Now this is just a thought, and I haven’t fully developed it or decided exactly where I stand. But, I think that the common sayings about the importance of history – “we must remember”, “we must never forget”, “people must know where they come from to know where they are going”, or as Marcus Garvey said, “a people without a knowledge of their past and culture is like a tree without roots” – is actually overstated, possibly even misguided, and ultimately destructive.
I have always had the suspicion that our traditions and cultures are only one or two generation’s old, even if they are links in an ongoing chain of traditions a thousand years old. History is more part of our collective imagination than it is an intrinsic reality. Thus, when we think we act or behave in a certain way, it is not because we belong to a culture that has been acting this way for centuries, but because we have been trained to do so by our present surroundings. But this is probably something for a different post.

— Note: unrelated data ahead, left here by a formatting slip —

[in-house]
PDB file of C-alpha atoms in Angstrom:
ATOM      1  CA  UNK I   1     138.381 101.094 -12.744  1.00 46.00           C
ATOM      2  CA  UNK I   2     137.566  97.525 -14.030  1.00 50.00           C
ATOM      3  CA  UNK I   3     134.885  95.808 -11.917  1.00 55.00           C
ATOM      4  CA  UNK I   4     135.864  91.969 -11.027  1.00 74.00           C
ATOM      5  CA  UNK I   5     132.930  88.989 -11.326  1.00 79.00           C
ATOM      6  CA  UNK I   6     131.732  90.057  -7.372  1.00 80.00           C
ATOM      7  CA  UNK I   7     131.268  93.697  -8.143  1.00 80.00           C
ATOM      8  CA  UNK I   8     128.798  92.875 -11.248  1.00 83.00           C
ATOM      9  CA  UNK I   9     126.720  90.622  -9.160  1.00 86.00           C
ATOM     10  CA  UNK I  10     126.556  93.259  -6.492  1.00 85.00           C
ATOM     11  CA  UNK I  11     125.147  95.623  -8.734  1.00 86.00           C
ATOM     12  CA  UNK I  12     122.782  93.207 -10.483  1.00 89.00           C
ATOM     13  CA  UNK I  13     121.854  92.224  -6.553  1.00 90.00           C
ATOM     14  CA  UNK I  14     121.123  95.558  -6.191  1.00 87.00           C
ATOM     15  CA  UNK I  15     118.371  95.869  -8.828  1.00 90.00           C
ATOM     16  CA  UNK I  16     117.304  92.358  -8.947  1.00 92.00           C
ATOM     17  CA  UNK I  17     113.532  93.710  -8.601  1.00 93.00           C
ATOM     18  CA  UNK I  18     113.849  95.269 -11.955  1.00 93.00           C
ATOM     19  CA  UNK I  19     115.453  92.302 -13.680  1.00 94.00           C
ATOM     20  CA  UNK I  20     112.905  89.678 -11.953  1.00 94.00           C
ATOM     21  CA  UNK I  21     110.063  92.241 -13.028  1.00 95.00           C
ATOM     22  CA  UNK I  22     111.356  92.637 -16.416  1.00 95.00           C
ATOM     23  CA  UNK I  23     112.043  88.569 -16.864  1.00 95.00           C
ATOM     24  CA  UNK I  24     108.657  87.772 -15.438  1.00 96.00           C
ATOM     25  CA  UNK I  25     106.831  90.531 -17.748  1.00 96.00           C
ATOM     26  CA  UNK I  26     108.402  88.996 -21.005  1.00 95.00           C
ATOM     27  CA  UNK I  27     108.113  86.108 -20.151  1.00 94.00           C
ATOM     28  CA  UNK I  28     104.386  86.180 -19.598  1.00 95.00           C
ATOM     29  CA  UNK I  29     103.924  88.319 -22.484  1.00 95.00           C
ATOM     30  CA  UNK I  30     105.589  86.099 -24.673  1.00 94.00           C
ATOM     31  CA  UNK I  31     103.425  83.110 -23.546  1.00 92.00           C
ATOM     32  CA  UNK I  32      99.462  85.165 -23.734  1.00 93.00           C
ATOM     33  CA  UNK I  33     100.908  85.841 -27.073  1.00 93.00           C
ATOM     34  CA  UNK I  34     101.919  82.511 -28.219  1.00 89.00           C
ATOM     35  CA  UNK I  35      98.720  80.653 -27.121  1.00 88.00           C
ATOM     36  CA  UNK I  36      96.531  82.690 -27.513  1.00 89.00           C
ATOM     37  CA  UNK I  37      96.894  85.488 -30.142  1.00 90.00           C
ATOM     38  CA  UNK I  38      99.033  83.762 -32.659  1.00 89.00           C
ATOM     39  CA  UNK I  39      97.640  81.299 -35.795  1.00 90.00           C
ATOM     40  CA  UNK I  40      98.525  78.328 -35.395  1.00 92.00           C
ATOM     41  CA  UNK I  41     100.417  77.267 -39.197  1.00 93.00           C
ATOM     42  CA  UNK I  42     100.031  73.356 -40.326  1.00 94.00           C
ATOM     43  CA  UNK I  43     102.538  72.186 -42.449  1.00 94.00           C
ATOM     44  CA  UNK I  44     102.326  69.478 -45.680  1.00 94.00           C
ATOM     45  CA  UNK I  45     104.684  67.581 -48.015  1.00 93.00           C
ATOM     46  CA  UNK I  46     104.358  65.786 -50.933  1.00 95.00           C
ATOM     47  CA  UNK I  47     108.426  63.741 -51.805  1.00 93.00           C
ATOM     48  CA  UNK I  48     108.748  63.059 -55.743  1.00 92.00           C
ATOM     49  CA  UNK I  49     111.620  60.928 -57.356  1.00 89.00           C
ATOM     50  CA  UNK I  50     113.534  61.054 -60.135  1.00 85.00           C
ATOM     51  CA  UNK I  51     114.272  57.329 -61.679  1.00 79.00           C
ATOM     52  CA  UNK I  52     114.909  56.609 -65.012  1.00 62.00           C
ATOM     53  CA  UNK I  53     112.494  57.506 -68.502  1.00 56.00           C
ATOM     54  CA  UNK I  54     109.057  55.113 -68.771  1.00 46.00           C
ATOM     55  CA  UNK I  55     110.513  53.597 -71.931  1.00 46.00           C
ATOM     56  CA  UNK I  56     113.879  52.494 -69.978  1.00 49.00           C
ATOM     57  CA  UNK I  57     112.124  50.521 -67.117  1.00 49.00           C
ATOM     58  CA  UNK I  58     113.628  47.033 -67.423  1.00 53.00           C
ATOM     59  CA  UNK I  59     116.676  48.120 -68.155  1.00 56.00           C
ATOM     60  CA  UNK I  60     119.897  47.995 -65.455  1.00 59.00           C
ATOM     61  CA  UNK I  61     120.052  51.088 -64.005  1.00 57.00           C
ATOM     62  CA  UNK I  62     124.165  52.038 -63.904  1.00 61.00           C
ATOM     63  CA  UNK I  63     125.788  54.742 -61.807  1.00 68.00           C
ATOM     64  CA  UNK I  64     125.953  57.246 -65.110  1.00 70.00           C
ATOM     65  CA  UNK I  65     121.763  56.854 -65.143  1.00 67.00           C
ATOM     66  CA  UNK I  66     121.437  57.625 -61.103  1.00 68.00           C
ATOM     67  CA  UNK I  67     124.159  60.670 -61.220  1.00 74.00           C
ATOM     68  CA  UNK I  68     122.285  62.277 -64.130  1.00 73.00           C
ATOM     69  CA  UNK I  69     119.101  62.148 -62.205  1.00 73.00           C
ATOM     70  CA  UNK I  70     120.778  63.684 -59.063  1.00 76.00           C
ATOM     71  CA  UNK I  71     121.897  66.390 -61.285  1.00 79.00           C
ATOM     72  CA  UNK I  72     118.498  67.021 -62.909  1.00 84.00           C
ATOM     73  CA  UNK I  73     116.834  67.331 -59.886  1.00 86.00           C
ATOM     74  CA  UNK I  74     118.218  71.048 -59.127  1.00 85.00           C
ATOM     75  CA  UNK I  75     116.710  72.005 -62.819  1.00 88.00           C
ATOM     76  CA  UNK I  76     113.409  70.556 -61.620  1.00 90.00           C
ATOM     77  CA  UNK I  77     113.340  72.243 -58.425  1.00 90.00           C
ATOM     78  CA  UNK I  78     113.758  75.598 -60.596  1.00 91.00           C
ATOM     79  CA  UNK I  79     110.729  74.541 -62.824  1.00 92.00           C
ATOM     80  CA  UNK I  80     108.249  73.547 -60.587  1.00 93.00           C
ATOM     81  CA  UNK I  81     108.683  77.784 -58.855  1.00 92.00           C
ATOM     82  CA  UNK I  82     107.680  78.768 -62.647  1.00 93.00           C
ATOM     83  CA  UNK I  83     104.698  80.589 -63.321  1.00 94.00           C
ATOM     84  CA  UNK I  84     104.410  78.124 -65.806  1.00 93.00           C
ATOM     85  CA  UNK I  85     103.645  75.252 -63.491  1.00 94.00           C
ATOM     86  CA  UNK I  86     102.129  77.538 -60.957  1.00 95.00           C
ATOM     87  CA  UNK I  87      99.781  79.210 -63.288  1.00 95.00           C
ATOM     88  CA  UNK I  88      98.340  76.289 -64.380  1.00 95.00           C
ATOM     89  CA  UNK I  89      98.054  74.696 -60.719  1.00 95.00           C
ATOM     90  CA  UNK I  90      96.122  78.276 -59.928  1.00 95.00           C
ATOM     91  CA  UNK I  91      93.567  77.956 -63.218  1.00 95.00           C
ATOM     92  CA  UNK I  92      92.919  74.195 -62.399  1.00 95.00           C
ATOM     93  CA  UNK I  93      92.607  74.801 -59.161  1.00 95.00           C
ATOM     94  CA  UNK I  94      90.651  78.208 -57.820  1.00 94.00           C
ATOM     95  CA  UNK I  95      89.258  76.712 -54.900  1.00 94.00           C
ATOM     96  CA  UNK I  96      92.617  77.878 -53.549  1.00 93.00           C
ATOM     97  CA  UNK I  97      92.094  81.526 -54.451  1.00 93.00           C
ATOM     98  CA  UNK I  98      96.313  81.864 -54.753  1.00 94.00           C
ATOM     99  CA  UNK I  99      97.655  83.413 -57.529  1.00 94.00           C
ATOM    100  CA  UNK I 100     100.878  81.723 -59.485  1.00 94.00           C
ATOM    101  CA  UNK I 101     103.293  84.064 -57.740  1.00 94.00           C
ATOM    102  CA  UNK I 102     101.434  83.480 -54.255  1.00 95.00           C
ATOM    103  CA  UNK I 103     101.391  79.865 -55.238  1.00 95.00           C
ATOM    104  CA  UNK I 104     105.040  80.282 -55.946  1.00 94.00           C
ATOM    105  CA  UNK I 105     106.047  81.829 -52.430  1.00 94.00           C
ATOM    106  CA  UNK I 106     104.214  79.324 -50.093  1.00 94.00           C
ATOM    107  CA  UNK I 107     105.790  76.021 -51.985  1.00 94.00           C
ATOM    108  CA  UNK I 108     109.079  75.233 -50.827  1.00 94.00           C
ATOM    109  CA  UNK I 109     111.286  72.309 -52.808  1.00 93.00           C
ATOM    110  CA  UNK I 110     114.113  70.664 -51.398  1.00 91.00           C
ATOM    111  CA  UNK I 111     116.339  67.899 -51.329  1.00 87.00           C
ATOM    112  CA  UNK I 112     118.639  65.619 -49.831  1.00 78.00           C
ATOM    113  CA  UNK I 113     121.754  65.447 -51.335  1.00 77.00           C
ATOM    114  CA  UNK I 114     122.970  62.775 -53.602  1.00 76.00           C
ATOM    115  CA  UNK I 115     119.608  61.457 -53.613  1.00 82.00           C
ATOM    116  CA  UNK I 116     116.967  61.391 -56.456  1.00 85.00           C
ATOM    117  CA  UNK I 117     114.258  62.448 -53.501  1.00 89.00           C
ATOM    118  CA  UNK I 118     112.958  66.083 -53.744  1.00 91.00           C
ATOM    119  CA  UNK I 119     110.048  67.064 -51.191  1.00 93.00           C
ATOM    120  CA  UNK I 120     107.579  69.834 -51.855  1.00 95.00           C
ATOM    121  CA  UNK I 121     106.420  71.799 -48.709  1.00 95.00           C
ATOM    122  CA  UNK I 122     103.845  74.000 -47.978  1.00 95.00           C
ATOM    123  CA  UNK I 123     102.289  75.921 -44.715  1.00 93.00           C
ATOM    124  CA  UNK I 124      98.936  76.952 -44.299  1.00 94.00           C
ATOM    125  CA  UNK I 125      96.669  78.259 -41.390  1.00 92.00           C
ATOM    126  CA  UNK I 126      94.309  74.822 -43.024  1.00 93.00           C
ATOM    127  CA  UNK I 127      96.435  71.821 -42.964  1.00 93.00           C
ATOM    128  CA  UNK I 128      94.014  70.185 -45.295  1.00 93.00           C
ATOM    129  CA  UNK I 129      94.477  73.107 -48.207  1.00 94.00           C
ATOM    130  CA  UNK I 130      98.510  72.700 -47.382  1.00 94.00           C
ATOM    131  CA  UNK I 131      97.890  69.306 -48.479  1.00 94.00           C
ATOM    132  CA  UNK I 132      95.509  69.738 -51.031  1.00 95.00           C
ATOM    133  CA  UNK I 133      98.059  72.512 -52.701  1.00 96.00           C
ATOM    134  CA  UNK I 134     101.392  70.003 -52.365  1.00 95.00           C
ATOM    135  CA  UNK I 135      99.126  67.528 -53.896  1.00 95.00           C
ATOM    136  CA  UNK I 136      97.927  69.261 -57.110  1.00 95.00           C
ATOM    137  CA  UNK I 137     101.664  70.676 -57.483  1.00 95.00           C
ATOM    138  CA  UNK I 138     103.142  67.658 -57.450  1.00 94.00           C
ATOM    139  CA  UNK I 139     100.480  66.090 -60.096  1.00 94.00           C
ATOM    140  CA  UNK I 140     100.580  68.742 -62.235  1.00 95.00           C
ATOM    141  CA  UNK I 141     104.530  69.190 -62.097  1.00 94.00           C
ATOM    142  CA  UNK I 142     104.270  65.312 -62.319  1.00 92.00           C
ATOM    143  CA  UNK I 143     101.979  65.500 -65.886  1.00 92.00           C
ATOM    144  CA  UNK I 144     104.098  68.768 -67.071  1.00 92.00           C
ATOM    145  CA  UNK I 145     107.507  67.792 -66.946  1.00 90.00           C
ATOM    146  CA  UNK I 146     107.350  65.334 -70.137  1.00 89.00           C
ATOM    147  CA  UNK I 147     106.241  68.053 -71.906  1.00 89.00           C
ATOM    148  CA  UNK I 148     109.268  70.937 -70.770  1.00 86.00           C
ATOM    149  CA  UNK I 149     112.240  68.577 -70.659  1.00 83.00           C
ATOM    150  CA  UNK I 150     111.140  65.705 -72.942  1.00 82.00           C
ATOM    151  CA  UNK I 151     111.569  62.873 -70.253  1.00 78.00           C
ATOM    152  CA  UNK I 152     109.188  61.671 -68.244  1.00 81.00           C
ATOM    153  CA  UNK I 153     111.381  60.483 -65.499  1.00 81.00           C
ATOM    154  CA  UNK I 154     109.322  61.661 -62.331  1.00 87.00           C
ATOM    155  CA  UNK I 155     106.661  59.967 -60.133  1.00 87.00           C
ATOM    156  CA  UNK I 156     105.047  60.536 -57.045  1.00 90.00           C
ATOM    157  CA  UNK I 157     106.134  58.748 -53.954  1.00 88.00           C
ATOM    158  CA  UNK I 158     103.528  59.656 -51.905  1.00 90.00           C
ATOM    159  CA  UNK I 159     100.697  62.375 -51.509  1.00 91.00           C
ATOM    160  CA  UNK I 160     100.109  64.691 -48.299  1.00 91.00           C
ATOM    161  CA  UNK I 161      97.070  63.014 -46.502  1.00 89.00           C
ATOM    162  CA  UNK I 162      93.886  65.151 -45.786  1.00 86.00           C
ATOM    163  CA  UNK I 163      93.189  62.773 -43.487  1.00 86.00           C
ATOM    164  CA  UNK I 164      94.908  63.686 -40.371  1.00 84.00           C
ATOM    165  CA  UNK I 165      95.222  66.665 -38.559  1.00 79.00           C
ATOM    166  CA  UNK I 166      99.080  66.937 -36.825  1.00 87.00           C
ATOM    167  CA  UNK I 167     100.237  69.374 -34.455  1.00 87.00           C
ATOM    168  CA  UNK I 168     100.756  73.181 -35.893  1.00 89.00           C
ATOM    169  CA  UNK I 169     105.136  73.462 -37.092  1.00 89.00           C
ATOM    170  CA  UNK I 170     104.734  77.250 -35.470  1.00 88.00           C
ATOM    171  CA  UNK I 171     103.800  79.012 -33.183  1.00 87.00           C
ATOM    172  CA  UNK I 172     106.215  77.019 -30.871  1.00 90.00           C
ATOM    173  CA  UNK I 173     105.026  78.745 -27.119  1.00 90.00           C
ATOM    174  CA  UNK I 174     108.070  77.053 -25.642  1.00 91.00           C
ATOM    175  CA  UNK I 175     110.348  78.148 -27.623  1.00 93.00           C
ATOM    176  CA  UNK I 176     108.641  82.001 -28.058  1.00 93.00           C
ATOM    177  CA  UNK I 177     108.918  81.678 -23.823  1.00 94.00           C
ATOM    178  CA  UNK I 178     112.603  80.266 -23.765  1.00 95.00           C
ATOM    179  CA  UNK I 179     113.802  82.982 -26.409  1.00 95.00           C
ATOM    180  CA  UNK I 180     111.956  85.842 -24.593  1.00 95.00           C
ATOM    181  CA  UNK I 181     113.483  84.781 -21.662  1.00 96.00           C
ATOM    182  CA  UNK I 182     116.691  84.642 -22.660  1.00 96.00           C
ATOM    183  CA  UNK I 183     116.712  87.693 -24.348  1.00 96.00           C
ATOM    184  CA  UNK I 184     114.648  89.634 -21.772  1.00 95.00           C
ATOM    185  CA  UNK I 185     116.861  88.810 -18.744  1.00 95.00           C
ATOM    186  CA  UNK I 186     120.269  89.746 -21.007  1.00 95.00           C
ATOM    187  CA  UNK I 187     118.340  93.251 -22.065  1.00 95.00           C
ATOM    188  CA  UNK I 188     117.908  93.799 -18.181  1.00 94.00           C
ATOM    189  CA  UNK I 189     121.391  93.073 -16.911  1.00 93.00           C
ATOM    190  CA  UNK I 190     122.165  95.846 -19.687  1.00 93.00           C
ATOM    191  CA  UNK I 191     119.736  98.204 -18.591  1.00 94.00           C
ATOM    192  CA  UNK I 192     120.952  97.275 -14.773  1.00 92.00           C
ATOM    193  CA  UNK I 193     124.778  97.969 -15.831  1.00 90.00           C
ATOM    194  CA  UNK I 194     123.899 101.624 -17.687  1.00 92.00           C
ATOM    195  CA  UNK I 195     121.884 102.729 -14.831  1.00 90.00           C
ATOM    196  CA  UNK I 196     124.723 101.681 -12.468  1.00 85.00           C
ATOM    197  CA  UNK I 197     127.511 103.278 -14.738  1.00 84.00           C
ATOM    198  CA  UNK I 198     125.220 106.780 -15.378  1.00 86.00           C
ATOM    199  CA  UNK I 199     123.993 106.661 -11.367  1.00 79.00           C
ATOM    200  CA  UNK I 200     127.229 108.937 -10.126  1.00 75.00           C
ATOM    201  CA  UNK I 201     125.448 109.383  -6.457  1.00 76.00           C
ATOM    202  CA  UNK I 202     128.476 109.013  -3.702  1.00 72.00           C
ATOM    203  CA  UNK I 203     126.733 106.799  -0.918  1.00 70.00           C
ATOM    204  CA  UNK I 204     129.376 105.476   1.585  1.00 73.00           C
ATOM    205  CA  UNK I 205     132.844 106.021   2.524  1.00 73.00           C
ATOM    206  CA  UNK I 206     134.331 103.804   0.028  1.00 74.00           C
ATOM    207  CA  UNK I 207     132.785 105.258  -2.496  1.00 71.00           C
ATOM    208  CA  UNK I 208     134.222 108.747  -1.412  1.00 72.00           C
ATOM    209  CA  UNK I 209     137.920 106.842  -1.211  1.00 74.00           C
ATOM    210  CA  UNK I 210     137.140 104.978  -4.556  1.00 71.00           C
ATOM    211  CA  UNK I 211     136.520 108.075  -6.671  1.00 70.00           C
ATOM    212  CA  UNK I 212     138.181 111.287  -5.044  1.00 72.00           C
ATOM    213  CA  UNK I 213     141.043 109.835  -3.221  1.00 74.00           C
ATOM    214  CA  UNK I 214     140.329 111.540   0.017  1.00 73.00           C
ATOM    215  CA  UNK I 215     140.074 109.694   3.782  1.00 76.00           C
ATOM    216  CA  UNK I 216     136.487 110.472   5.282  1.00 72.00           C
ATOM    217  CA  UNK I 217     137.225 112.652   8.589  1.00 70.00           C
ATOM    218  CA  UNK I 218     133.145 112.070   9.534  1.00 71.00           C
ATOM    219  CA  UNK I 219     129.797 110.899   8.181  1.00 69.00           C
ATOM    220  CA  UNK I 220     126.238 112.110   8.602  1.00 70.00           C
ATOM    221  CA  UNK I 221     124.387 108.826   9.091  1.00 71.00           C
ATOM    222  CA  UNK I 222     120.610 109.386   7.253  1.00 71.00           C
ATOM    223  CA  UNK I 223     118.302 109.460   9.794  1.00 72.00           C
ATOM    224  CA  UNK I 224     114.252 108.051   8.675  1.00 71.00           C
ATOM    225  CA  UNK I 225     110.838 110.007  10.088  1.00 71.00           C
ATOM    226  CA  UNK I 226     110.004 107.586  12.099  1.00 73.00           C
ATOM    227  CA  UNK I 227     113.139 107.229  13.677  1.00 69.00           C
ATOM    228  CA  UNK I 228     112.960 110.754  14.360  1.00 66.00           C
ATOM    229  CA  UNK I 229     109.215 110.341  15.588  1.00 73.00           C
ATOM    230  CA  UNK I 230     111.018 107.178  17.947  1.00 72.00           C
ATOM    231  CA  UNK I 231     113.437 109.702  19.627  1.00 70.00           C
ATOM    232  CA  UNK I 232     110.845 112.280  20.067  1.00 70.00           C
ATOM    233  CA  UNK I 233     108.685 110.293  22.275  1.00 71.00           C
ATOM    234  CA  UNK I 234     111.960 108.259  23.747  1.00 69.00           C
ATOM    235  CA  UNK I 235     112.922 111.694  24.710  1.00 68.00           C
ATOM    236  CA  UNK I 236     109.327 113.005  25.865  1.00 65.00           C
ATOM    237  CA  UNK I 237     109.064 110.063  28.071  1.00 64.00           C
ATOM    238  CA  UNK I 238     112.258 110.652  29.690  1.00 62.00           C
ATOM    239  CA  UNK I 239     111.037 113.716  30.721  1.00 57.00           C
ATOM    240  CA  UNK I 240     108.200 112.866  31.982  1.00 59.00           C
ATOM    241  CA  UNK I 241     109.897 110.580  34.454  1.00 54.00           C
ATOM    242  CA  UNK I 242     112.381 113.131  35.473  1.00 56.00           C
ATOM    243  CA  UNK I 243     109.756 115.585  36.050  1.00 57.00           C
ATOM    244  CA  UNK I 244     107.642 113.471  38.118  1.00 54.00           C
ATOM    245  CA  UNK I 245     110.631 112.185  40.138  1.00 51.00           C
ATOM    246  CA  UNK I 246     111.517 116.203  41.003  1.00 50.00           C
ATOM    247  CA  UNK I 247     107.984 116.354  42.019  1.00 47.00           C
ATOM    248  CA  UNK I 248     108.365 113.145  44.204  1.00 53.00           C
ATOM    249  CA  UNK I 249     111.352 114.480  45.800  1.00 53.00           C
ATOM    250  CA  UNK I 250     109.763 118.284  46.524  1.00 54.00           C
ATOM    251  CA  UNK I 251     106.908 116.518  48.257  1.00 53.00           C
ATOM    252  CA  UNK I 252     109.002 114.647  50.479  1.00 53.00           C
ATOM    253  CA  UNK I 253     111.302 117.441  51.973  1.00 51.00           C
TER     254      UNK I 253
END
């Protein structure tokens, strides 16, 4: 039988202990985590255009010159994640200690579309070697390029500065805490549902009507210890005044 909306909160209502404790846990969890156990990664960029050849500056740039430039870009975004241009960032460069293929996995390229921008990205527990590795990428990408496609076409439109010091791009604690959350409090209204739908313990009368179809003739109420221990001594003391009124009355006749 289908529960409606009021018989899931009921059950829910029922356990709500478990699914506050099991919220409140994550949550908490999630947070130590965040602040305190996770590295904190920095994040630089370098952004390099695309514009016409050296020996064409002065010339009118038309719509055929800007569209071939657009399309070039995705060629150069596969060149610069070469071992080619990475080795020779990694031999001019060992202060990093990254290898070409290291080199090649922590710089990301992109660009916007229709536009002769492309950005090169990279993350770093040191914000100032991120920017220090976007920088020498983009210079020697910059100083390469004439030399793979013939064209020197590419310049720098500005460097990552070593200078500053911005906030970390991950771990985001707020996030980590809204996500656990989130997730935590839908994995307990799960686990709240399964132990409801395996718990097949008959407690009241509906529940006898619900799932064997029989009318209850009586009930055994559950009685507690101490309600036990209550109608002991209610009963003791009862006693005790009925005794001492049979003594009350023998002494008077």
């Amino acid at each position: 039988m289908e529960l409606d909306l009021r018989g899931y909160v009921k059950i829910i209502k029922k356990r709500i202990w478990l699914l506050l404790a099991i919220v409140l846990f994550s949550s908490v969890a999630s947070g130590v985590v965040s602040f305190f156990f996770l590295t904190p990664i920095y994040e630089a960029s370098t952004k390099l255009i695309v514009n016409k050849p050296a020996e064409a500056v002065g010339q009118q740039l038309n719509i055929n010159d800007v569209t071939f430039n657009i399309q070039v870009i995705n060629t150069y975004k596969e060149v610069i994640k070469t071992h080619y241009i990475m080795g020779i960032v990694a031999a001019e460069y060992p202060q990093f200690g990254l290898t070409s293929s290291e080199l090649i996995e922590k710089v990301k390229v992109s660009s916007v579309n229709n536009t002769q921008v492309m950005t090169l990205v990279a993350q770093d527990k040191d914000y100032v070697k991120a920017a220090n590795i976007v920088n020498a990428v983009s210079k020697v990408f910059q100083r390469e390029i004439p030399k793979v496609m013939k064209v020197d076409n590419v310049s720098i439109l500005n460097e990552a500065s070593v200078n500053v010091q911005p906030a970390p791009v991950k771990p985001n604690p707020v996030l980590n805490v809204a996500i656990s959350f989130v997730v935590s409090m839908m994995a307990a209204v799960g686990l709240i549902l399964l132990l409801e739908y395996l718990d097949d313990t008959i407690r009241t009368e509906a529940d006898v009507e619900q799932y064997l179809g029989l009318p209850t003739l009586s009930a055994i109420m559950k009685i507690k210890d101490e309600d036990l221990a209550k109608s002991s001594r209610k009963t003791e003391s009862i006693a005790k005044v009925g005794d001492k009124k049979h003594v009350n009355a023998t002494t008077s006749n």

What I am actually trying to ask is whether the need to “remember” history does not in fact simply renew old hatreds, bind us to the legacy of something that we in fact did not cause or establish, and thus limit our abilities to be unique and autonomous. Just as sons should not be forced to pay for the sins of their fathers, what is the real benefit in knowing history? To avoid the pitfalls of the past, or to force us to relive them generation after generation? We are born clean slates, so why shouldn’t we be allowed to live in a clean, new world. It seems to me that the baggage of history too often predetermines our fate. So, if I didn’t know where I came from, I would be truly free to decide where I wanted to go. Maybe I don’t want to remember the Alamo.